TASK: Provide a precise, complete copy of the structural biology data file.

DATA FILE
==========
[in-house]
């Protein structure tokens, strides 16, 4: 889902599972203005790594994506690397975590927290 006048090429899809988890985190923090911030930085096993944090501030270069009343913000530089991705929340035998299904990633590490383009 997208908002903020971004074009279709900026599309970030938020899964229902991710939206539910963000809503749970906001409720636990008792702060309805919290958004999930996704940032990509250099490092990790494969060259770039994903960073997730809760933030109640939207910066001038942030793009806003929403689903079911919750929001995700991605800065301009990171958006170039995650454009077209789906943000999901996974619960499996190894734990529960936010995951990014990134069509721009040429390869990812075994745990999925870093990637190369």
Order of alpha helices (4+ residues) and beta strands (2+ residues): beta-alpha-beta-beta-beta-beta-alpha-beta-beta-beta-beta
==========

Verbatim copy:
[in-house]
């Protein structure tokens, strides 16, 4: 889902599972203005790594994506690397975590927290 006048090429899809988890985190923090911030930085096993944090501030270069009343913000530089991705929340035998299904990633590490383009 997208908002903020971004074009279709900026599309970030938020899964229902991710939206539910963000809503749970906001409720636990008792702060309805919290958004999930996704940032990509250099490092990790494969060259770039994903960073997730809760933030109640939207910066001038942030793009806003929403689903079911919750929001995700991605800065301009990171958006170039995650454009077209789906943000999901996974619960499996190894734990529960936010995951990014990134069509721009040429390869990812075994745990999925870093990637190369």
Order of alpha helices (4+ residues) and beta strands (2+ residues): beta-alpha-beta-beta-beta-beta-alpha-beta-beta-beta-beta